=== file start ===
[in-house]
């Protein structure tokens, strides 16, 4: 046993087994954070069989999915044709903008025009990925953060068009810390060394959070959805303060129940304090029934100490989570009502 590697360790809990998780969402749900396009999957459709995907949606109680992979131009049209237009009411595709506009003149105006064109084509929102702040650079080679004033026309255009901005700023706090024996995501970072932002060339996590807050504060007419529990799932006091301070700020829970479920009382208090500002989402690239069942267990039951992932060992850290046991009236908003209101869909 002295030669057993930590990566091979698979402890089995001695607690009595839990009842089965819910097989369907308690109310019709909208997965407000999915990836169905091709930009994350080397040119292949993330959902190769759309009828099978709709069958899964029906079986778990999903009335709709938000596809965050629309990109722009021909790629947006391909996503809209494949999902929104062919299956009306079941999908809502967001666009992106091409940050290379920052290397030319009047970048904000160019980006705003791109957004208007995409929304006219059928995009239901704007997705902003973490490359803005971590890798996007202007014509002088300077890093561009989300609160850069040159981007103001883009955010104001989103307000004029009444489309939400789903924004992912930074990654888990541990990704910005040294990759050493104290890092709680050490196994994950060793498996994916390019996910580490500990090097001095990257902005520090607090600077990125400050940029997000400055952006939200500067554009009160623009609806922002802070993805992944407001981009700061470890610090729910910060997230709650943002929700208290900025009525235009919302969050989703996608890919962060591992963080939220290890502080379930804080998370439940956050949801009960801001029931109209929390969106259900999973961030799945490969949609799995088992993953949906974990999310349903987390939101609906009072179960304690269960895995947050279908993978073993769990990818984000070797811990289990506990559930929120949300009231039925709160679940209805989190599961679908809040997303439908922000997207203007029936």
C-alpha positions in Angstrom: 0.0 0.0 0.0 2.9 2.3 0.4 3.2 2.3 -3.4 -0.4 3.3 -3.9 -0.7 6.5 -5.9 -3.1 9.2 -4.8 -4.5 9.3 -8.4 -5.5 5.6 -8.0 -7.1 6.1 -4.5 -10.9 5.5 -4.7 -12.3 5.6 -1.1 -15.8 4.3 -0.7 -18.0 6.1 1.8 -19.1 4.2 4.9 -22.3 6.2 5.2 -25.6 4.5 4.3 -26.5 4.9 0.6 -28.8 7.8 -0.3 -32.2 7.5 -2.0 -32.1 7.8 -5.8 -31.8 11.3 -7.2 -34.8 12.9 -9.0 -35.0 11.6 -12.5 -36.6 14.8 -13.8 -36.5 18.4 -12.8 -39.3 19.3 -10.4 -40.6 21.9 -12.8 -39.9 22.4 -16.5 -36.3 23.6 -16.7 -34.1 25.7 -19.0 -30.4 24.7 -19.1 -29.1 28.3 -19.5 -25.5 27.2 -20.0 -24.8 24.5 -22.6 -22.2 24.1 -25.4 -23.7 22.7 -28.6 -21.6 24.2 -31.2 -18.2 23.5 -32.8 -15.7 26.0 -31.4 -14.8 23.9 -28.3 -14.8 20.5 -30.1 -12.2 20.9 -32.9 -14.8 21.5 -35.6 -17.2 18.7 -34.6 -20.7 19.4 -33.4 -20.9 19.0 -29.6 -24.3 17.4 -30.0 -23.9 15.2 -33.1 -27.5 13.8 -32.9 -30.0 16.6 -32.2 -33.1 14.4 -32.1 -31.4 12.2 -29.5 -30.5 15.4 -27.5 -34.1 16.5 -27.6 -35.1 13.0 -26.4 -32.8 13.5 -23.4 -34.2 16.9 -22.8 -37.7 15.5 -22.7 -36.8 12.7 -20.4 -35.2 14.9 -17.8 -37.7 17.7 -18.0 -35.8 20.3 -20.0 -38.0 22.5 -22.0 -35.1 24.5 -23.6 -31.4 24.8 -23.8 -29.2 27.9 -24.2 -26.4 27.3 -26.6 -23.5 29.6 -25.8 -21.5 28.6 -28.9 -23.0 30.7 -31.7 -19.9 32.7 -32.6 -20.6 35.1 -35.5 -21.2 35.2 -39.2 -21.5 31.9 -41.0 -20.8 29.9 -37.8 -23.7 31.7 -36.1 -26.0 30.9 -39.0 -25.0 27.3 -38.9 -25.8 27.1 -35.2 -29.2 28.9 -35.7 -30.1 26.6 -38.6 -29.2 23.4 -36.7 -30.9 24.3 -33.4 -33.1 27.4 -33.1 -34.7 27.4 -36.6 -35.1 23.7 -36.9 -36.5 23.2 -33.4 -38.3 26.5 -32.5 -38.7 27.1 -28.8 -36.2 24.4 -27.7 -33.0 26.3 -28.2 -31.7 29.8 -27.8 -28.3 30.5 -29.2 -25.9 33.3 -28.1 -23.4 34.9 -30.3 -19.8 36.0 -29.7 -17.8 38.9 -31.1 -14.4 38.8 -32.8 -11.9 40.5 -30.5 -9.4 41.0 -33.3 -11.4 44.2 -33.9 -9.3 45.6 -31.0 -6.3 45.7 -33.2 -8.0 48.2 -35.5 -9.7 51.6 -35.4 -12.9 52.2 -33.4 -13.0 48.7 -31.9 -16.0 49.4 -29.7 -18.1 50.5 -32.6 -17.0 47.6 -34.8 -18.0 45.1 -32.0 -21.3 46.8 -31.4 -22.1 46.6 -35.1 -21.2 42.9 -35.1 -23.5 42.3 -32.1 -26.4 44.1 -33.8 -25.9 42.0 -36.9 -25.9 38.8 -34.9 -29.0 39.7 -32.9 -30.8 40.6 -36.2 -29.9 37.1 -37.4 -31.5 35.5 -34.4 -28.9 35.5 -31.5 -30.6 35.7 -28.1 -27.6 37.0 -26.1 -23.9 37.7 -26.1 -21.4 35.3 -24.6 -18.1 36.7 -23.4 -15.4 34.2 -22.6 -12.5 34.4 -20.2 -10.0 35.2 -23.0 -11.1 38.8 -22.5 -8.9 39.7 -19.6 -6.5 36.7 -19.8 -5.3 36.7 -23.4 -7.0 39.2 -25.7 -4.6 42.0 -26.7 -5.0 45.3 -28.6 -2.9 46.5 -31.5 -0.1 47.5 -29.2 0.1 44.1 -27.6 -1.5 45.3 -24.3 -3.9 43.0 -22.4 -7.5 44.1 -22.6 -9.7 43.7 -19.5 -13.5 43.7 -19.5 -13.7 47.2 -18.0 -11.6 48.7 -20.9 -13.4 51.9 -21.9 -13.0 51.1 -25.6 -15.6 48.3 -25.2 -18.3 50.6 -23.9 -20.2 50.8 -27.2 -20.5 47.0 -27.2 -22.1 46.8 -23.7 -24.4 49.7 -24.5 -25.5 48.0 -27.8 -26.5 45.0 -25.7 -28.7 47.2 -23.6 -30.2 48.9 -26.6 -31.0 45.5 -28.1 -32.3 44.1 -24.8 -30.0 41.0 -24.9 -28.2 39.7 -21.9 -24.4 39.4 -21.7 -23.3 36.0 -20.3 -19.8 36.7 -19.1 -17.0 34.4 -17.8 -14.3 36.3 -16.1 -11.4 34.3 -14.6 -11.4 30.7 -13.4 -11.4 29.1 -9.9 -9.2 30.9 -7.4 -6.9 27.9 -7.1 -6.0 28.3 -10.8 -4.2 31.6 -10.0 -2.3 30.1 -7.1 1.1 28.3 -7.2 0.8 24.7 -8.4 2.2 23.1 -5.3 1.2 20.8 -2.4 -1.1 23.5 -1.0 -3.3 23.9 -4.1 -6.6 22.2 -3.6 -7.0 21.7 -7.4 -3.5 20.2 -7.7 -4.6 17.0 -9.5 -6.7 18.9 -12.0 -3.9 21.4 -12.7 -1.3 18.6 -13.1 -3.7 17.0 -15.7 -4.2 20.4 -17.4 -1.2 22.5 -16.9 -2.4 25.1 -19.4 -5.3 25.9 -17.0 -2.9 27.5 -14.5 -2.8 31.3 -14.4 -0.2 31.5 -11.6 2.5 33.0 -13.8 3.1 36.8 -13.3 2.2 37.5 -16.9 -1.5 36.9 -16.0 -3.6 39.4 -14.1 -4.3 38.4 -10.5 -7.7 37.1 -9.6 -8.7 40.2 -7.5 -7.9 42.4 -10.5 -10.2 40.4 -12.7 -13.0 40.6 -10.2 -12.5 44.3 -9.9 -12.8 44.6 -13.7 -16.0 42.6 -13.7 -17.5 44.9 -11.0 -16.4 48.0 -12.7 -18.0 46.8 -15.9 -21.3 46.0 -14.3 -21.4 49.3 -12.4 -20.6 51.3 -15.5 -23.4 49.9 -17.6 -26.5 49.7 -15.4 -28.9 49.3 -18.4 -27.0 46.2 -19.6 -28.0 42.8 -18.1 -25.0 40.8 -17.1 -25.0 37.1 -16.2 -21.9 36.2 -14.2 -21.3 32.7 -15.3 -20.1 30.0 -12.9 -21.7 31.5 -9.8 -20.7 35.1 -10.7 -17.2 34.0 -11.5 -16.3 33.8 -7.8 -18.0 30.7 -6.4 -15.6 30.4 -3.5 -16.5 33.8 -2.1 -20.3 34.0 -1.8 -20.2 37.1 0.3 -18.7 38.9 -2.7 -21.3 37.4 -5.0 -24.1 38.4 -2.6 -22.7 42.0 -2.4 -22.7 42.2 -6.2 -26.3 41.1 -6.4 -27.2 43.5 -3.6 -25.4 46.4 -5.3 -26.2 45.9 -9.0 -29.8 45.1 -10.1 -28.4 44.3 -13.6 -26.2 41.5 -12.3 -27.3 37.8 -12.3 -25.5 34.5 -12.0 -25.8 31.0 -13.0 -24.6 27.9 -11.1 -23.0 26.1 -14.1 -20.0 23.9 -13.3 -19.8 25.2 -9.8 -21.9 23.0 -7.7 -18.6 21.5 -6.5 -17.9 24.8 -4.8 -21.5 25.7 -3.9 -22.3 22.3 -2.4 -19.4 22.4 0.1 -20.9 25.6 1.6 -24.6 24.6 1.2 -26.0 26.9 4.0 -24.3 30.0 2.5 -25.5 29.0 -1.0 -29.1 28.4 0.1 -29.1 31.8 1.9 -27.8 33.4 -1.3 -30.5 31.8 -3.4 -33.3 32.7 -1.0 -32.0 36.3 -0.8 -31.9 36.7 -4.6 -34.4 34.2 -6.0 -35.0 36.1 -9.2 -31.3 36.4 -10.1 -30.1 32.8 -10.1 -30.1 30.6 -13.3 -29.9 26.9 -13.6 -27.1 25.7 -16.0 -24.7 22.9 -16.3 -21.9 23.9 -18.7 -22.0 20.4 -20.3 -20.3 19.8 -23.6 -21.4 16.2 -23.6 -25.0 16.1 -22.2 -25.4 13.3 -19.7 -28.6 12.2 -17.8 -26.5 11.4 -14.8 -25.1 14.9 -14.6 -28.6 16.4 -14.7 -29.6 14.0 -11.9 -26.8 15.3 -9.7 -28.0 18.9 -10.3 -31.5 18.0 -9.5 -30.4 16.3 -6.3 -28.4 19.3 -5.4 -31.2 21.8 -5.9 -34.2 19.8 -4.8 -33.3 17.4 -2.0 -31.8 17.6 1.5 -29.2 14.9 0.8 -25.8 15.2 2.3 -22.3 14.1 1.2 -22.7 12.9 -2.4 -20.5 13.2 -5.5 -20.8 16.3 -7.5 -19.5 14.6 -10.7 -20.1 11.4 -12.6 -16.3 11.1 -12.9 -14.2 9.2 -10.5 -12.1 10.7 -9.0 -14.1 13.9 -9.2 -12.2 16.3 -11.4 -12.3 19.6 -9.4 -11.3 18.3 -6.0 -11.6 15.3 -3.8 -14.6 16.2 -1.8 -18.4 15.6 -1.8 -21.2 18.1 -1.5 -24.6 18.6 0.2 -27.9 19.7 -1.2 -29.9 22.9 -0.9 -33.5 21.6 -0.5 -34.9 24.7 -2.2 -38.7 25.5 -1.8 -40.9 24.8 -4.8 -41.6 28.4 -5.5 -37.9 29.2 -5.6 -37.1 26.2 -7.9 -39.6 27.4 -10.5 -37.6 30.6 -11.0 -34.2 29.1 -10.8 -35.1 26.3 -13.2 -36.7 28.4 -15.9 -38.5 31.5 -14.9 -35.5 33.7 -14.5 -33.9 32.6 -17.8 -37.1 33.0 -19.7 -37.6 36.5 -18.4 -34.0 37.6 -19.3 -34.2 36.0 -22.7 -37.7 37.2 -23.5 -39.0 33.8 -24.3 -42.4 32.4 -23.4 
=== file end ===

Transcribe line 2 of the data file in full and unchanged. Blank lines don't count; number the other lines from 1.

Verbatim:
């Protein structure tokens, strides 16, 4: 046993087994954070069989999915044709903008025009990925953060068009810390060394959070959805303060129940304090029934100490989570009502 590697360790809990998780969402749900396009999957459709995907949606109680992979131009049209237009009411595709506009003149105006064109084509929102702040650079080679004033026309255009901005700023706090024996995501970072932002060339996590807050504060007419529990799932006091301070700020829970479920009382208090500002989402690239069942267990039951992932060992850290046991009236908003209101869909 002295030669057993930590990566091979698979402890089995001695607690009595839990009842089965819910097989369907308690109310019709909208997965407000999915990836169905091709930009994350080397040119292949993330959902190769759309009828099978709709069958899964029906079986778990999903009335709709938000596809965050629309990109722009021909790629947006391909996503809209494949999902929104062919299956009306079941999908809502967001666009992106091409940050290379920052290397030319009047970048904000160019980006705003791109957004208007995409929304006219059928995009239901704007997705902003973490490359803005971590890798996007202007014509002088300077890093561009989300609160850069040159981007103001883009955010104001989103307000004029009444489309939400789903924004992912930074990654888990541990990704910005040294990759050493104290890092709680050490196994994950060793498996994916390019996910580490500990090097001095990257902005520090607090600077990125400050940029997000400055952006939200500067554009009160623009609806922002802070993805992944407001981009700061470890610090729910910060997230709650943002929700208290900025009525235009919302969050989703996608890919962060591992963080939220290890502080379930804080998370439940956050949801009960801001029931109209929390969106259900999973961030799945490969949609799995088992993953949906974990999310349903987390939101609906009072179960304690269960895995947050279908993978073993769990990818984000070797811990289990506990559930929120949300009231039925709160679940209805989190599961679908809040997303439908922000997207203007029936």